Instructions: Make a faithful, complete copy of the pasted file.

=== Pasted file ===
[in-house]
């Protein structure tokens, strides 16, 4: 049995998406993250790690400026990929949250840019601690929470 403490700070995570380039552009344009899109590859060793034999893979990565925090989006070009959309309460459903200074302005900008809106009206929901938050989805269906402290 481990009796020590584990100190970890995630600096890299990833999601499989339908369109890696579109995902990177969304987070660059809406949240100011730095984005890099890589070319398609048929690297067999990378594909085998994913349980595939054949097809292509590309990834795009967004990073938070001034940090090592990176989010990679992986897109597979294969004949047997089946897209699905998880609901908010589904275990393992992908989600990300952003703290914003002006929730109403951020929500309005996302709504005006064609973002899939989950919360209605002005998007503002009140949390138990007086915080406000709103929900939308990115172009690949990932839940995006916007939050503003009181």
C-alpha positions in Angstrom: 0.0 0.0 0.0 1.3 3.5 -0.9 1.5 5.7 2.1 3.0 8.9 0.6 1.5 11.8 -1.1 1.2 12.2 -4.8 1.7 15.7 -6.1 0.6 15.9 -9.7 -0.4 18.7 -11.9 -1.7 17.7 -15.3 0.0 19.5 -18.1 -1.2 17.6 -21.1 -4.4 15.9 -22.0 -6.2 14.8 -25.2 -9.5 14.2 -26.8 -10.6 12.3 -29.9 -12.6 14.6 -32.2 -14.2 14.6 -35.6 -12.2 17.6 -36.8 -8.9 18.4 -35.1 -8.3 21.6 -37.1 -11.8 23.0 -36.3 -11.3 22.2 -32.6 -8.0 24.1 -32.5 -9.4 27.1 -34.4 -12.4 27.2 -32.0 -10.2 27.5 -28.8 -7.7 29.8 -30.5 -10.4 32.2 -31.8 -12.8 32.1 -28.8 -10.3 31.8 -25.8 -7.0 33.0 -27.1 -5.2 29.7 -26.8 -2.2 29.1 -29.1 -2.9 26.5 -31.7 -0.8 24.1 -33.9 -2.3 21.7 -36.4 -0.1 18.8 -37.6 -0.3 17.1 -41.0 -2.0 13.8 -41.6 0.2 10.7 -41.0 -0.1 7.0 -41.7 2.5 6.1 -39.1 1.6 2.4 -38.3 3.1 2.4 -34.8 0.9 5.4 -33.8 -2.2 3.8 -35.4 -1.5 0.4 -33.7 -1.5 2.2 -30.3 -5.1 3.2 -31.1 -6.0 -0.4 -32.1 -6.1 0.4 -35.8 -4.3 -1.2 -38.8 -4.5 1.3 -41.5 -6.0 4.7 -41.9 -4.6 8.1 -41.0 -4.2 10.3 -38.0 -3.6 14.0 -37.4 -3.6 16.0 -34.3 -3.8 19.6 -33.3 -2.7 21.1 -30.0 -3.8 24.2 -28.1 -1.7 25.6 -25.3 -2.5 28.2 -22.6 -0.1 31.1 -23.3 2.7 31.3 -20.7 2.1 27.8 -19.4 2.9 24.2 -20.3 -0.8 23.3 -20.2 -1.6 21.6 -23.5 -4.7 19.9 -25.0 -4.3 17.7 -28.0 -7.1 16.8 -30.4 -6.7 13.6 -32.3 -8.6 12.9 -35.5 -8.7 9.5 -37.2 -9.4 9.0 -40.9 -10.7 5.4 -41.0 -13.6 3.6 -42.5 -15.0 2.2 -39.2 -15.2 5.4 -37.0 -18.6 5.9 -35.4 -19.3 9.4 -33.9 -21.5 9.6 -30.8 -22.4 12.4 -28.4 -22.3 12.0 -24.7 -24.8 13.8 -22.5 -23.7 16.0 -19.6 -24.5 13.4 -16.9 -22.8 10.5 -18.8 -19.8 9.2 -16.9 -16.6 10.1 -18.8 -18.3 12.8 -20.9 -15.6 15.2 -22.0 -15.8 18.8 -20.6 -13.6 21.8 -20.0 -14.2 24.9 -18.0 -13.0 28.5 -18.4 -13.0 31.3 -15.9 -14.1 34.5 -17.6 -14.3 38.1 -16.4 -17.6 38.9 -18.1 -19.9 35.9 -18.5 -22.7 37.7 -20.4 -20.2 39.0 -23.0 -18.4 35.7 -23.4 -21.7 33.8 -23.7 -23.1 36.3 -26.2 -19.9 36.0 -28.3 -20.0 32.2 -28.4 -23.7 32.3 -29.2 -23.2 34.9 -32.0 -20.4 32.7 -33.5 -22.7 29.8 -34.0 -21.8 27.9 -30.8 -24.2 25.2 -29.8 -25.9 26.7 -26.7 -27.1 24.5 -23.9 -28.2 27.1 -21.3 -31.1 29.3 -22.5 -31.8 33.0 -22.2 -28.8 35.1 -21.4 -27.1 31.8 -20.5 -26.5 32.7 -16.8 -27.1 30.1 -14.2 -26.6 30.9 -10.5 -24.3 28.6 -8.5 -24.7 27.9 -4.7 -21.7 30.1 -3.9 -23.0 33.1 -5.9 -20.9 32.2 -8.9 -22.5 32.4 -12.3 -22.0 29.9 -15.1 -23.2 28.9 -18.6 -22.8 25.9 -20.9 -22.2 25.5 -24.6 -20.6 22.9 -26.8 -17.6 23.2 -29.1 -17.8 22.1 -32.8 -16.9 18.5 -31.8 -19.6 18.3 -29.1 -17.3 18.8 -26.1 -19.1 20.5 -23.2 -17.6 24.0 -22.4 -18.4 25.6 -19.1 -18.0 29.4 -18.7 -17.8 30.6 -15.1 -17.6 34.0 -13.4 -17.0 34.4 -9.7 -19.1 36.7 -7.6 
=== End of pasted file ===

[in-house]
């Protein structure tokens, strides 16, 4: 049995998406993250790690400026990929949250840019601690929470 403490700070995570380039552009344009899109590859060793034999893979990565925090989006070009959309309460459903200074302005900008809106009206929901938050989805269906402290 481990009796020590584990100190970890995630600096890299990833999601499989339908369109890696579109995902990177969304987070660059809406949240100011730095984005890099890589070319398609048929690297067999990378594909085998994913349980595939054949097809292509590309990834795009967004990073938070001034940090090592990176989010990679992986897109597979294969004949047997089946897209699905998880609901908010589904275990393992992908989600990300952003703290914003002006929730109403951020929500309005996302709504005006064609973002899939989950919360209605002005998007503002009140949390138990007086915080406000709103929900939308990115172009690949990932839940995006916007939050503003009181």
C-alpha positions in Angstrom: 0.0 0.0 0.0 1.3 3.5 -0.9 1.5 5.7 2.1 3.0 8.9 0.6 1.5 11.8 -1.1 1.2 12.2 -4.8 1.7 15.7 -6.1 0.6 15.9 -9.7 -0.4 18.7 -11.9 -1.7 17.7 -15.3 0.0 19.5 -18.1 -1.2 17.6 -21.1 -4.4 15.9 -22.0 -6.2 14.8 -25.2 -9.5 14.2 -26.8 -10.6 12.3 -29.9 -12.6 14.6 -32.2 -14.2 14.6 -35.6 -12.2 17.6 -36.8 -8.9 18.4 -35.1 -8.3 21.6 -37.1 -11.8 23.0 -36.3 -11.3 22.2 -32.6 -8.0 24.1 -32.5 -9.4 27.1 -34.4 -12.4 27.2 -32.0 -10.2 27.5 -28.8 -7.7 29.8 -30.5 -10.4 32.2 -31.8 -12.8 32.1 -28.8 -10.3 31.8 -25.8 -7.0 33.0 -27.1 -5.2 29.7 -26.8 -2.2 29.1 -29.1 -2.9 26.5 -31.7 -0.8 24.1 -33.9 -2.3 21.7 -36.4 -0.1 18.8 -37.6 -0.3 17.1 -41.0 -2.0 13.8 -41.6 0.2 10.7 -41.0 -0.1 7.0 -41.7 2.5 6.1 -39.1 1.6 2.4 -38.3 3.1 2.4 -34.8 0.9 5.4 -33.8 -2.2 3.8 -35.4 -1.5 0.4 -33.7 -1.5 2.2 -30.3 -5.1 3.2 -31.1 -6.0 -0.4 -32.1 -6.1 0.4 -35.8 -4.3 -1.2 -38.8 -4.5 1.3 -41.5 -6.0 4.7 -41.9 -4.6 8.1 -41.0 -4.2 10.3 -38.0 -3.6 14.0 -37.4 -3.6 16.0 -34.3 -3.8 19.6 -33.3 -2.7 21.1 -30.0 -3.8 24.2 -28.1 -1.7 25.6 -25.3 -2.5 28.2 -22.6 -0.1 31.1 -23.3 2.7 31.3 -20.7 2.1 27.8 -19.4 2.9 24.2 -20.3 -0.8 23.3 -20.2 -1.6 21.6 -23.5 -4.7 19.9 -25.0 -4.3 17.7 -28.0 -7.1 16.8 -30.4 -6.7 13.6 -32.3 -8.6 12.9 -35.5 -8.7 9.5 -37.2 -9.4 9.0 -40.9 -10.7 5.4 -41.0 -13.6 3.6 -42.5 -15.0 2.2 -39.2 -15.2 5.4 -37.0 -18.6 5.9 -35.4 -19.3 9.4 -33.9 -21.5 9.6 -30.8 -22.4 12.4 -28.4 -22.3 12.0 -24.7 -24.8 13.8 -22.5 -23.7 16.0 -19.6 -24.5 13.4 -16.9 -22.8 10.5 -18.8 -19.8 9.2 -16.9 -16.6 10.1 -18.8 -18.3 12.8 -20.9 -15.6 15.2 -22.0 -15.8 18.8 -20.6 -13.6 21.8 -20.0 -14.2 24.9 -18.0 -13.0 28.5 -18.4 -13.0 31.3 -15.9 -14.1 34.5 -17.6 -14.3 38.1 -16.4 -17.6 38.9 -18.1 -19.9 35.9 -18.5 -22.7 37.7 -20.4 -20.2 39.0 -23.0 -18.4 35.7 -23.4 -21.7 33.8 -23.7 -23.1 36.3 -26.2 -19.9 36.0 -28.3 -20.0 32.2 -28.4 -23.7 32.3 -29.2 -23.2 34.9 -32.0 -20.4 32.7 -33.5 -22.7 29.8 -34.0 -21.8 27.9 -30.8 -24.2 25.2 -29.8 -25.9 26.7 -26.7 -27.1 24.5 -23.9 -28.2 27.1 -21.3 -31.1 29.3 -22.5 -31.8 33.0 -22.2 -28.8 35.1 -21.4 -27.1 31.8 -20.5 -26.5 32.7 -16.8 -27.1 30.1 -14.2 -26.6 30.9 -10.5 -24.3 28.6 -8.5 -24.7 27.9 -4.7 -21.7 30.1 -3.9 -23.0 33.1 -5.9 -20.9 32.2 -8.9 -22.5 32.4 -12.3 -22.0 29.9 -15.1 -23.2 28.9 -18.6 -22.8 25.9 -20.9 -22.2 25.5 -24.6 -20.6 22.9 -26.8 -17.6 23.2 -29.1 -17.8 22.1 -32.8 -16.9 18.5 -31.8 -19.6 18.3 -29.1 -17.3 18.8 -26.1 -19.1 20.5 -23.2 -17.6 24.0 -22.4 -18.4 25.6 -19.1 -18.0 29.4 -18.7 -17.8 30.6 -15.1 -17.6 34.0 -13.4 -17.0 34.4 -9.7 -19.1 36.7 -7.6 